Radio conference – new Communications Minister in political panel session

In the Political Panel Session at this year’s Commercial Radio Conference, the newly appointed Communications Minister Daryl Williams spoke by satellite from Perth and took questions from the audience.

Also on the panel, which was moderated by 2GB’s Philip Clarke, were Shadow Communications Minister Lindsay Tanner and Democrat Communications Spokesperson John Cherry.

After only a few days in the communications portfolio, Williams said he is “in listening mode,” so he confined his comments to a range of set topics currently being handled in his portfolio. There were very few surprises in his remarks.

On the topic of the new Media Bill, he said the government is “committed to the changes outlined in the bill,” but that getting it through the Senate “is a complex matter.”

Speaking on topics of specific interest to the radio industry he said:

“The simplicity and immediacy of radio keeps it relevant… new technological challenges can’t kill it.”

“Radio accompanies us through life, rather than diverting us from life, as tv does.”

“Digital radio can learn lessons from the introduction of digital tv.”

“Neither government or the industry is prepared to commit to a [digital radio] technology yet.”

Lindsay Tanner began by saying he thought there is “not much wrong with the commercial radio sector in broad terms,” and said that the opposition generally “supports the government’s and the department’s approach.”

He made the point that there is an area of significant disagreement, the Cross Media Laws being proposed in the new Media Bill, but that this is “a bigger issue” than just radio.

He spoke about the proposed merger between the ABA and ACA, saying the opposition is “agnostic” on this issue. He did observe though, that “reshuffling bureaucracy is often a substitute for lack of policy.”

Tanner also believes “there is a strong case for reserving spectrum for radio.”

He commented that his advisor, while in Canberra, listens to Nova 100 on the internet stream, saying that legislation will have to “evolve” to keep up with this “new world.” On digital radio he says there is “no cause to hurry” and Australia should learn lessons from overseas before moving too quickly towards digital radio.

The opposition’s position on cross media laws is guided by “a commitment to diversity of opinion and diversity of ownership.”

Tanner also acknowledged the “enormously important role” played by talk radio in shaping public opinion and commented on the issue of advertising on the ABC:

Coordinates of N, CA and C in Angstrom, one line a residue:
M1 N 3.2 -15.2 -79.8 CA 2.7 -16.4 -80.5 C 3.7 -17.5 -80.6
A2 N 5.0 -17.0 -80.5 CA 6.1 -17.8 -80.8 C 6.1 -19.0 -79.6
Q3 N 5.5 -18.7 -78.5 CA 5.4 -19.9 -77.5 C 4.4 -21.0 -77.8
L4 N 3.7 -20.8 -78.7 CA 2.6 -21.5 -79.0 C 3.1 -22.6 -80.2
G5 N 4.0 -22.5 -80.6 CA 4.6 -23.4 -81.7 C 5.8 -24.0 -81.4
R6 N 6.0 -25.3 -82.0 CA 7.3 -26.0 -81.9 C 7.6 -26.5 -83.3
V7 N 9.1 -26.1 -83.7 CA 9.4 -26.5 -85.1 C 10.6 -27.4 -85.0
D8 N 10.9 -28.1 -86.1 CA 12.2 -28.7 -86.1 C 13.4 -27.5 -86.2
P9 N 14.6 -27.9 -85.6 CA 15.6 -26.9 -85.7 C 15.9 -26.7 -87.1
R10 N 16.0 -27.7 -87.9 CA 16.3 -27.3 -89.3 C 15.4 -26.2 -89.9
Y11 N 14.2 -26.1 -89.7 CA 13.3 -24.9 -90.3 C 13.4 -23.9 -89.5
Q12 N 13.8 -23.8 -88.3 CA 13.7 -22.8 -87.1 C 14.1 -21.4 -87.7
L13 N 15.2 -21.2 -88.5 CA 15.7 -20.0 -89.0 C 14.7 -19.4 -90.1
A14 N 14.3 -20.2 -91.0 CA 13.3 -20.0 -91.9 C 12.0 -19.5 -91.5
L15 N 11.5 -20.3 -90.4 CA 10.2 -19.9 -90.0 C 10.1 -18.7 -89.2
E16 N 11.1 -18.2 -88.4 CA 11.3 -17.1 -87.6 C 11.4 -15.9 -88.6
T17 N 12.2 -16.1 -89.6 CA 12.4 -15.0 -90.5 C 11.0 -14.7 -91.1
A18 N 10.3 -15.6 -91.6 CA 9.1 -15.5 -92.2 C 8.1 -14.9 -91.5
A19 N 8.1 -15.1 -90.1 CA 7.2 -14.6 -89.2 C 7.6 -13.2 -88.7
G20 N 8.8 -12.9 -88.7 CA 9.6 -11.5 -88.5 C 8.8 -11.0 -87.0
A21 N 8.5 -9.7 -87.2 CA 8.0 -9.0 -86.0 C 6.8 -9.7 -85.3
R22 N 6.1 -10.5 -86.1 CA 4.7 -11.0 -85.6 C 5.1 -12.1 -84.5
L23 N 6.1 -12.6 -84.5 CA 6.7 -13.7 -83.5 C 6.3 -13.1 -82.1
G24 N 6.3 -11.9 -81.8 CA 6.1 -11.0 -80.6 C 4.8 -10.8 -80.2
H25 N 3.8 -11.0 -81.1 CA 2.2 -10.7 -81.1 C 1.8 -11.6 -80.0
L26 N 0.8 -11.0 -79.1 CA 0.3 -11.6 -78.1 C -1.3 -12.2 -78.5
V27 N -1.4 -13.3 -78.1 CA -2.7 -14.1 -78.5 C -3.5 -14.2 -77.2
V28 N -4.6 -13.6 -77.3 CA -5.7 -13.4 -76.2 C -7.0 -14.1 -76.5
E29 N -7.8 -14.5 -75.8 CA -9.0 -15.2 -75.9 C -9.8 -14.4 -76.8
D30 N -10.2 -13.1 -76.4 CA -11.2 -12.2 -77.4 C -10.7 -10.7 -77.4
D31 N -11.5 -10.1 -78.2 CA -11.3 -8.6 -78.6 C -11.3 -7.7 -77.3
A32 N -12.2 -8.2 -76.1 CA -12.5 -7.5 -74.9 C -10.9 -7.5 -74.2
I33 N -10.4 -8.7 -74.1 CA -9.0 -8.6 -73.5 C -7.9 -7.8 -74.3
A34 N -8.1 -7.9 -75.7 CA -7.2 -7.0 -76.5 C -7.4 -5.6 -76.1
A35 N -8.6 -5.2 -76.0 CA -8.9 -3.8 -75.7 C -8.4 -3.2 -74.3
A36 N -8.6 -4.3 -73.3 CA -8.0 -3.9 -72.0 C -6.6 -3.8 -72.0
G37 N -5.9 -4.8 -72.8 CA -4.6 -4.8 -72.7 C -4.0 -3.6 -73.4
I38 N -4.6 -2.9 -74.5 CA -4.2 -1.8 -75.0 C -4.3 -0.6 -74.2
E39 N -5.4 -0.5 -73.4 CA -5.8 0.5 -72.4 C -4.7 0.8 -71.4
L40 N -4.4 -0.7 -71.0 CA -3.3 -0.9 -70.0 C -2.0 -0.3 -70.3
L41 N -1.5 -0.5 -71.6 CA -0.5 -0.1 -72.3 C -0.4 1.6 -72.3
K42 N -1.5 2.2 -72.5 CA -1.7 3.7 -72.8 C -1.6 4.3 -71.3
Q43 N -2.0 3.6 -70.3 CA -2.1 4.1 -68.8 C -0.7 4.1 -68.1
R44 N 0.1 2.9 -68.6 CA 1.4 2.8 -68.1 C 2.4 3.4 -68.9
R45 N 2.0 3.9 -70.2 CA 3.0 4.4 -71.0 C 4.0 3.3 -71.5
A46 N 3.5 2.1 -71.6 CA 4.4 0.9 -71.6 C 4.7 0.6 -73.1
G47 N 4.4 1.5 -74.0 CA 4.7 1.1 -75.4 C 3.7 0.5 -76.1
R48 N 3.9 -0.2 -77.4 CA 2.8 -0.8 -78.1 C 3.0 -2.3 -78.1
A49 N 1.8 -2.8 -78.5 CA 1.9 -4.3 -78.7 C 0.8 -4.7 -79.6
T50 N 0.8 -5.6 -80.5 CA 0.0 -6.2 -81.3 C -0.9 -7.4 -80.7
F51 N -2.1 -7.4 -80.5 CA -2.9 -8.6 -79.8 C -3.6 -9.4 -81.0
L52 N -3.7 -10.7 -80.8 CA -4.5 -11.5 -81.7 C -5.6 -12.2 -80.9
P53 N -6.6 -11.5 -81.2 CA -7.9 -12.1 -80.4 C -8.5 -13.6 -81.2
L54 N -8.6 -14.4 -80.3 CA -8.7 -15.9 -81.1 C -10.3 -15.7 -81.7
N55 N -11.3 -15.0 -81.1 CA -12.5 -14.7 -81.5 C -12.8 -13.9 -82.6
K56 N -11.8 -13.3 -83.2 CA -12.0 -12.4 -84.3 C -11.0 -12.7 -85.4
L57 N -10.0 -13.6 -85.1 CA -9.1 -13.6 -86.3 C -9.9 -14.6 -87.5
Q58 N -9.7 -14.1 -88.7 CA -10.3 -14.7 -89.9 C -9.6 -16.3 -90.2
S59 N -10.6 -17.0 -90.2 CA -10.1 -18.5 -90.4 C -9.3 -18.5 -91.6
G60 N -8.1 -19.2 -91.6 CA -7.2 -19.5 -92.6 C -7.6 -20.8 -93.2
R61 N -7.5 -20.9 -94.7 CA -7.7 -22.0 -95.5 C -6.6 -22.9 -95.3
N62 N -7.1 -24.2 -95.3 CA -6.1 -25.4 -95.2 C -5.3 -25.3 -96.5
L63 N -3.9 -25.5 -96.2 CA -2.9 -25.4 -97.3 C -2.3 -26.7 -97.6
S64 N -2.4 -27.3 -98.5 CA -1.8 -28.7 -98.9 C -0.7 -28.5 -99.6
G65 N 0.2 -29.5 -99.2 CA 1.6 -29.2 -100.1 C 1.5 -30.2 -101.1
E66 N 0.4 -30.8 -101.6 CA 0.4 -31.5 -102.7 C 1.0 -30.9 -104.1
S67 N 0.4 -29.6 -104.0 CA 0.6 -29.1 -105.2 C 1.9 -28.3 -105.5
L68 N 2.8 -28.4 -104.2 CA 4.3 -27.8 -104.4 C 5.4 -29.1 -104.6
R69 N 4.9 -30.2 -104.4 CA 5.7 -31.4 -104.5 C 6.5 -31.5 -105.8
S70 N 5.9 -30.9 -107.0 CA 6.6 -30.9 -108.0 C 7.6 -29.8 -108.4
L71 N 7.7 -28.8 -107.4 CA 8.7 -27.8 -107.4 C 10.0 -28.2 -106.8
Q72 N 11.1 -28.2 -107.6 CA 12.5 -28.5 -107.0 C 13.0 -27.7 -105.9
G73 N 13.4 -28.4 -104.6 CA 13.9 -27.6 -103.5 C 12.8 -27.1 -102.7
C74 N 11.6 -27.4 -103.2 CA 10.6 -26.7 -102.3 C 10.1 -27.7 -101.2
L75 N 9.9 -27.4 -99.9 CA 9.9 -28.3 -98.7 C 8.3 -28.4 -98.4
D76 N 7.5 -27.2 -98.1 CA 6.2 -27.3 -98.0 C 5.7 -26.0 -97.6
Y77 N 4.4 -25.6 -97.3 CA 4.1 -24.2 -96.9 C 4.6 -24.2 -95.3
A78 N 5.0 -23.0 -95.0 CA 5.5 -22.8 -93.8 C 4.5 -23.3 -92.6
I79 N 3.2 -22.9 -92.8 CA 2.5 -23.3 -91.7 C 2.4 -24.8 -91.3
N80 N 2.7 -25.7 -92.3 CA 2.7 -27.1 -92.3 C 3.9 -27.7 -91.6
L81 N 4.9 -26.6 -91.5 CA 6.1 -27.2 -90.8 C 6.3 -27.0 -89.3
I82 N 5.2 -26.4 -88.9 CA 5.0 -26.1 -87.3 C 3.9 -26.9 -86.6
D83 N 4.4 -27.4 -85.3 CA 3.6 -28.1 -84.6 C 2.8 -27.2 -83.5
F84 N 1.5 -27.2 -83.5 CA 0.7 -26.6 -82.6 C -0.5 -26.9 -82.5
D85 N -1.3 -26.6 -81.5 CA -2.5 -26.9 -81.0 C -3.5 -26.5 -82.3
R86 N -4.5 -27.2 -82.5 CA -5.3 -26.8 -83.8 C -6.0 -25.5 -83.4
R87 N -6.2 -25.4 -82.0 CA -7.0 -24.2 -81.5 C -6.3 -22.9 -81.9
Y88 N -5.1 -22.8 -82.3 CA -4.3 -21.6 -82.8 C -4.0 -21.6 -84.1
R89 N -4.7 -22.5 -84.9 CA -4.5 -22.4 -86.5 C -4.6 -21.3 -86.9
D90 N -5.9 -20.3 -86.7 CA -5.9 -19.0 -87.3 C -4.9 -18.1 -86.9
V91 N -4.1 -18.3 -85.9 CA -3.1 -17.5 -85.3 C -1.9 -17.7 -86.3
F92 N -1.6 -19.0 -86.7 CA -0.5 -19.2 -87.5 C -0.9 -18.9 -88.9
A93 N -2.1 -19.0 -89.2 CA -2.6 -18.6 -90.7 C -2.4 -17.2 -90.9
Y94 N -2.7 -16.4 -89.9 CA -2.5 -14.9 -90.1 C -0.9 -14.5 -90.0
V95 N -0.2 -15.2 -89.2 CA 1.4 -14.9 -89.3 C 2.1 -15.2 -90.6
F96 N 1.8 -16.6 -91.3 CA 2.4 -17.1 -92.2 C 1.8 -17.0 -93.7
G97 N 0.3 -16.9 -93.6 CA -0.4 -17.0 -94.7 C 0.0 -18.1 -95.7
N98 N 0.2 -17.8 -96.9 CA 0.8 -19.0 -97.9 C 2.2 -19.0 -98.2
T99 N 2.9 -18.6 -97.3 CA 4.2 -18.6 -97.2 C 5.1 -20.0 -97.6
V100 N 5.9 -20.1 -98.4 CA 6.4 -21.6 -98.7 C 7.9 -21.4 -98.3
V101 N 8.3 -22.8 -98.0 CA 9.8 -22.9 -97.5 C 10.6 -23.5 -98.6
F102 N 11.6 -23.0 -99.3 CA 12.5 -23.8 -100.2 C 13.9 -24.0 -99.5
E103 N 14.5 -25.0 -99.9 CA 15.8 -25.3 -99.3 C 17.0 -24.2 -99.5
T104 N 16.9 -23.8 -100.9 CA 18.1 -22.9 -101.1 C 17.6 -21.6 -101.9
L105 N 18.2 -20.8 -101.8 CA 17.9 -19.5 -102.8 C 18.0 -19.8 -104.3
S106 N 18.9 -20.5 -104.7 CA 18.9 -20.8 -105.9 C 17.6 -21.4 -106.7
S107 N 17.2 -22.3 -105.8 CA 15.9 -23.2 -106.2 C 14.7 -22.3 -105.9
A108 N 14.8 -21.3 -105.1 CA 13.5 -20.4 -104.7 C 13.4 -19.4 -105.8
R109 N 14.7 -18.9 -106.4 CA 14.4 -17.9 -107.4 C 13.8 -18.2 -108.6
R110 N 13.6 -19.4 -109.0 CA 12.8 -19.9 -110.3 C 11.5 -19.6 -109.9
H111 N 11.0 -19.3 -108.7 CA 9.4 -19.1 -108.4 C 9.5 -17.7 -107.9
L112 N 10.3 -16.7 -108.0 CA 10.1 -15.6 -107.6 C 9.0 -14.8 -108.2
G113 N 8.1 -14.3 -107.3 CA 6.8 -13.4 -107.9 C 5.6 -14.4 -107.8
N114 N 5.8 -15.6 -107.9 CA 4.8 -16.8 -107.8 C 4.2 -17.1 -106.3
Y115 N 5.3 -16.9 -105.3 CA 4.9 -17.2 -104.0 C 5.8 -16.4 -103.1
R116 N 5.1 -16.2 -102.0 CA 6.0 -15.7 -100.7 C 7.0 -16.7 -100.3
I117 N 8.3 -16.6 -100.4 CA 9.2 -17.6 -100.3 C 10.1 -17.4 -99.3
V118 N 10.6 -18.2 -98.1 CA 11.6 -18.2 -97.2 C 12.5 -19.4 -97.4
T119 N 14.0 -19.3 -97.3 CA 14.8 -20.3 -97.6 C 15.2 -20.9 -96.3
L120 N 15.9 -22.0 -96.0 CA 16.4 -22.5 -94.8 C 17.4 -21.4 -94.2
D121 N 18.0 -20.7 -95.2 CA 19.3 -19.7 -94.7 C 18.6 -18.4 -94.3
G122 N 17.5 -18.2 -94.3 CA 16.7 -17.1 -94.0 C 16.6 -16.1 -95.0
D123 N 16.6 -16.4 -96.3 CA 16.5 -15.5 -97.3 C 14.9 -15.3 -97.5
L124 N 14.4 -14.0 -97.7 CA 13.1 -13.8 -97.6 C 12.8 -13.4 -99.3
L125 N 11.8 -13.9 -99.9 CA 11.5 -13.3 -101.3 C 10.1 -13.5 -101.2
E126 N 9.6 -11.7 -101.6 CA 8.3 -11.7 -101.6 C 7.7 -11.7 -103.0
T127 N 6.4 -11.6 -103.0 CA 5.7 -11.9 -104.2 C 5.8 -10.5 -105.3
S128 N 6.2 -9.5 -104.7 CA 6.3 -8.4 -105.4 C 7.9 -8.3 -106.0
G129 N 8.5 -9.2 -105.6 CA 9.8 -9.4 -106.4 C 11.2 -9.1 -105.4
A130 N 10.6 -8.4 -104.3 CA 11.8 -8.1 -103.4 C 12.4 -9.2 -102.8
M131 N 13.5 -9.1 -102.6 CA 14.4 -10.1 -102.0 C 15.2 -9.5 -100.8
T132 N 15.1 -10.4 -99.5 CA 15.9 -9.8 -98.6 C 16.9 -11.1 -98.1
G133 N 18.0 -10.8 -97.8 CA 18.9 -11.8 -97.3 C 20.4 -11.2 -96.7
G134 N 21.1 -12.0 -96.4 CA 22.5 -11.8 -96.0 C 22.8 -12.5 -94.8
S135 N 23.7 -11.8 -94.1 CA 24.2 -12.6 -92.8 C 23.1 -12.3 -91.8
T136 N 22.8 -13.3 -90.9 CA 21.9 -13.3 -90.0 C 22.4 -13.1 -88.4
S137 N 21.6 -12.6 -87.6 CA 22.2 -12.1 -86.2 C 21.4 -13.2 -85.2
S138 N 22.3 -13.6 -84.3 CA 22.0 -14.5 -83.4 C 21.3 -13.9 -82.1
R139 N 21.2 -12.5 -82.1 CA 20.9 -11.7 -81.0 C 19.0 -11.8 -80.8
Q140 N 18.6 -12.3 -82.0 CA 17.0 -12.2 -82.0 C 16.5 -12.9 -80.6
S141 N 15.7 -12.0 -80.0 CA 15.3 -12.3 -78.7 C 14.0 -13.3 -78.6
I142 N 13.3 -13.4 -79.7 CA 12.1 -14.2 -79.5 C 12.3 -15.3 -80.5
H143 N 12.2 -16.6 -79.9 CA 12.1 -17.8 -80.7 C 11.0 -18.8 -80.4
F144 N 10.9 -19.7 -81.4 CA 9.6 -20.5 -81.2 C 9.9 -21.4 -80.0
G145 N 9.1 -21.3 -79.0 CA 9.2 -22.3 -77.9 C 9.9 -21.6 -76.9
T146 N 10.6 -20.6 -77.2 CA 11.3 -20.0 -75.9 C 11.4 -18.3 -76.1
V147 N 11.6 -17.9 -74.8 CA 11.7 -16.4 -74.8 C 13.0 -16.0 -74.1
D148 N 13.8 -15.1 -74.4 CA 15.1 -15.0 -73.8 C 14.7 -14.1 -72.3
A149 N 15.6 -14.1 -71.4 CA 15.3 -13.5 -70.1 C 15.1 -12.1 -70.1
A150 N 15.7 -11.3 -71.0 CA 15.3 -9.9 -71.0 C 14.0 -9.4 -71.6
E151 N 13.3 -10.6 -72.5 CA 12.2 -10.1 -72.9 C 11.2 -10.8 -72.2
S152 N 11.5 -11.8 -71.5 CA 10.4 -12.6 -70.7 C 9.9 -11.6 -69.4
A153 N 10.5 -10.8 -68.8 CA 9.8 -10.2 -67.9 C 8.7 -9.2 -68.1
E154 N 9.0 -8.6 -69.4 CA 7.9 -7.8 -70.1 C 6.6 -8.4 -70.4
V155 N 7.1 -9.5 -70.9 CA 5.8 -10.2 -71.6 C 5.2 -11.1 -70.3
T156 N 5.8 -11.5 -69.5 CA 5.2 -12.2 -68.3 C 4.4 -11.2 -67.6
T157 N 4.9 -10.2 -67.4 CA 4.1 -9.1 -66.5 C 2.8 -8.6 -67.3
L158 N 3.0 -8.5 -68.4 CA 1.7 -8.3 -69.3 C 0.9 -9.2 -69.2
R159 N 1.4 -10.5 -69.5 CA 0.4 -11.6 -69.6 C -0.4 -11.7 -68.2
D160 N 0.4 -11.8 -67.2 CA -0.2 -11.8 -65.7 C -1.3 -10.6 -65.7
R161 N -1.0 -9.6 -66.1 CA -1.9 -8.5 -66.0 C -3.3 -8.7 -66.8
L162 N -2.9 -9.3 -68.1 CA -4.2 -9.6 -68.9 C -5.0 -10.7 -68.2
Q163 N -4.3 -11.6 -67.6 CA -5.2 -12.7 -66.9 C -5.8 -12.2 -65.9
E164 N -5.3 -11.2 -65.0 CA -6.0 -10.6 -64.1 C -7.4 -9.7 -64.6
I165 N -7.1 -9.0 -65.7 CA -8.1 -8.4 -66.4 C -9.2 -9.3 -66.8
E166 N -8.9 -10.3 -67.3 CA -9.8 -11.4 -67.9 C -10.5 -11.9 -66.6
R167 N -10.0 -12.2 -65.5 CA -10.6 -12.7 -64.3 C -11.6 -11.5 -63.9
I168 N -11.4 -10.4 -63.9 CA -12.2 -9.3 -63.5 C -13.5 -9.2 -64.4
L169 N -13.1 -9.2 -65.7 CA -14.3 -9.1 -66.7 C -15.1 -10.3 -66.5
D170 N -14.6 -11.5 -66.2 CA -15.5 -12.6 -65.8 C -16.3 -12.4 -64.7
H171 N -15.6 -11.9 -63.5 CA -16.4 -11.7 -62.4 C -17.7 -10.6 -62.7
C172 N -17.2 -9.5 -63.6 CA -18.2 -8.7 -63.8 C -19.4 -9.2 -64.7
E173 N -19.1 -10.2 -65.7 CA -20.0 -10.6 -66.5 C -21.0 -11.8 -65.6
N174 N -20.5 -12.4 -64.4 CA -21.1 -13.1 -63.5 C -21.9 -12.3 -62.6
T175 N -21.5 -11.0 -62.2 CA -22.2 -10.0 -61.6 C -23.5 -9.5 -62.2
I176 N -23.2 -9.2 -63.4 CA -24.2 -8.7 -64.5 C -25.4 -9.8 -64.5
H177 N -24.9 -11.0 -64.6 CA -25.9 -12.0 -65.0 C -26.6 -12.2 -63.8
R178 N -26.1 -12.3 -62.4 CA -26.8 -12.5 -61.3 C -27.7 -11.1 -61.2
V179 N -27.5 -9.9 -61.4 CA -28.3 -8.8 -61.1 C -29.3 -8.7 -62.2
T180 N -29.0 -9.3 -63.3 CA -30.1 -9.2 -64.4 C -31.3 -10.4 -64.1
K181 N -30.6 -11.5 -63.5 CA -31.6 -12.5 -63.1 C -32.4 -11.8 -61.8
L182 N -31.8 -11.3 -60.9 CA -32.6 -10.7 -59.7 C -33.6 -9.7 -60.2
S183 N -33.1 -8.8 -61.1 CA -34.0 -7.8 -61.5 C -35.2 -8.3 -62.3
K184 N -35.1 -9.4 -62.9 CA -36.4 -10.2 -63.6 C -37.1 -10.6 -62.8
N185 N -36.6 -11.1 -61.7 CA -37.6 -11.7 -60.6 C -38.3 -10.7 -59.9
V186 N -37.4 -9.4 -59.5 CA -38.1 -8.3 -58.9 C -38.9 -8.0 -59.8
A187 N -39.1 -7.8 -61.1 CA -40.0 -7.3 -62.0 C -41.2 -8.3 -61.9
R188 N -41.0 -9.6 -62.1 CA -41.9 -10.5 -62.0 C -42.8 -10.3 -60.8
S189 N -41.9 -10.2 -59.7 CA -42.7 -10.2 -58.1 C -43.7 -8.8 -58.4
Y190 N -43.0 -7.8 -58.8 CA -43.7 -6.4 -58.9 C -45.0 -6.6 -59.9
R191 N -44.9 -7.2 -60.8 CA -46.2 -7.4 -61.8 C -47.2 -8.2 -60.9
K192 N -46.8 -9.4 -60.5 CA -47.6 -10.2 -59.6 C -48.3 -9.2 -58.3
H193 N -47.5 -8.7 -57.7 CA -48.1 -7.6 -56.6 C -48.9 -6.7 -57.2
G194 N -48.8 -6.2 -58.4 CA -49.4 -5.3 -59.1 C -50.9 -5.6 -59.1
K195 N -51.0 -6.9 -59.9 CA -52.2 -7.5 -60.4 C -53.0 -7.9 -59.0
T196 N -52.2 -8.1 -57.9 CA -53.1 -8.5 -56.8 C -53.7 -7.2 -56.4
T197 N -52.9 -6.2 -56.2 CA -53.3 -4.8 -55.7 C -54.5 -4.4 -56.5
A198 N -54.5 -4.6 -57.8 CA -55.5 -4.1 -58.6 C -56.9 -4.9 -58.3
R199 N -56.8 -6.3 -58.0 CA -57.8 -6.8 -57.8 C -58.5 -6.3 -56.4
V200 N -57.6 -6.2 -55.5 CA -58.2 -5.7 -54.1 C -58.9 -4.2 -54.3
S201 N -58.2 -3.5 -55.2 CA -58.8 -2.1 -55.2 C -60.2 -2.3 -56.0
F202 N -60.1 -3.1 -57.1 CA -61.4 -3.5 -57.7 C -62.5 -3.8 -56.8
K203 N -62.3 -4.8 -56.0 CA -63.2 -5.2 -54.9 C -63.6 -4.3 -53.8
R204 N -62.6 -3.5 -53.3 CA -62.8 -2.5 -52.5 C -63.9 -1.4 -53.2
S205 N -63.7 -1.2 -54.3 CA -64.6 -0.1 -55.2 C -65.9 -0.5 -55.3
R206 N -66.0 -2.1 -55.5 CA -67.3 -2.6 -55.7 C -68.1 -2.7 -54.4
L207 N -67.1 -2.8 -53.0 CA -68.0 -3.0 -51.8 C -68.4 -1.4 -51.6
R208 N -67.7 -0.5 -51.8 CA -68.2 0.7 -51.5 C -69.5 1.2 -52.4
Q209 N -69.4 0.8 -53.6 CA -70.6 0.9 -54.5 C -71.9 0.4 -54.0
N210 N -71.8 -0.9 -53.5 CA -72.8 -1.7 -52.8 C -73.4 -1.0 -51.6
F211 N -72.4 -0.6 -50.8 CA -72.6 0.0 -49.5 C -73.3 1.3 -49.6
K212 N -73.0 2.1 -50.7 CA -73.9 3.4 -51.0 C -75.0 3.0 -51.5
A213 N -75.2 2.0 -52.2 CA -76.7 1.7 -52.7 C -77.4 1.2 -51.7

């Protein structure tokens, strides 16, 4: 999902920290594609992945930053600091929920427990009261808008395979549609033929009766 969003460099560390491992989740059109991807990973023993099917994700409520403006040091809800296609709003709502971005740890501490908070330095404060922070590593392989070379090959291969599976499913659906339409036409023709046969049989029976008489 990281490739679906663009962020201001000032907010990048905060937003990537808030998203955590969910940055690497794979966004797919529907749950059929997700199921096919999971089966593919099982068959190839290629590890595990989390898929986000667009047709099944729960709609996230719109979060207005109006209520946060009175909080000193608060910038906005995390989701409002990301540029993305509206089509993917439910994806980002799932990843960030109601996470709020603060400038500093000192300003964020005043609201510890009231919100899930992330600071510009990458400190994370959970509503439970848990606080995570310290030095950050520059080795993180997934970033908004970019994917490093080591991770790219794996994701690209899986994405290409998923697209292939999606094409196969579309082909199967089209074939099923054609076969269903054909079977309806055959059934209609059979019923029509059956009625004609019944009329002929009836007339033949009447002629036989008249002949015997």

“[Ads on the ABC] should be of concern to commercial radio – if the ABC were to accept commercials, that would be a direct threat to you… I believe that if the Howard Government is re-elected advertising on the ABC could be on the agenda, because they hate the ABC… Commercial Radio’s interests could get trampled in the rush to bash the ABC.”

Democrat Senator John Cherry agreed with Tanner that “a lot is not controversial,” saying that Commercial Radio Australia is a very effective lobby group for the commercial sector.

He said metro market radio expansion “has been a great success,” but that in regional markets there are some concerns.

“One of the concerns is a decline in locally produced programming and news… A recent ABA report shows a strong demand for local news – this is an audience demand and a public requirement… Diversity of opinion is important.”

In the question time The Australian’s Jane Schultz asked about the controversy around Broadcast Australia’s request to conduct a digital radio trial in Melbourne. In response Daryl Williams said: “From the government perspective we have to facilitate the trials, but no one organization should gain commercial advantage from the trials.

DMG’s Paul Thompson asked about section 40 and narrowcast licences that may become commercial “by the back door.”

Responding to this Williams said: “I am in listening mode at the moment” and did not give a great deal of detail, beyond what is current policy – that there will be no new Section 40 licences, but existing licences will be grandfathered.

Tanner said: “I do see the commercial radio sector’s concern… It is important to maintain the integrity of commercial radio, and it could be detrimental to the values of community radio and… not in that sector’s interest either.”

Cherry stated that the Democrats’ view is that “community radio needs to be on a better financial footing” through more government grants.

Other sessions at the conference included a regulatory session, mostly focusing on the proposed merger of the ABA and ACA, and a creative session showcasing the successful US radio advertising campaign for Bud Light beer.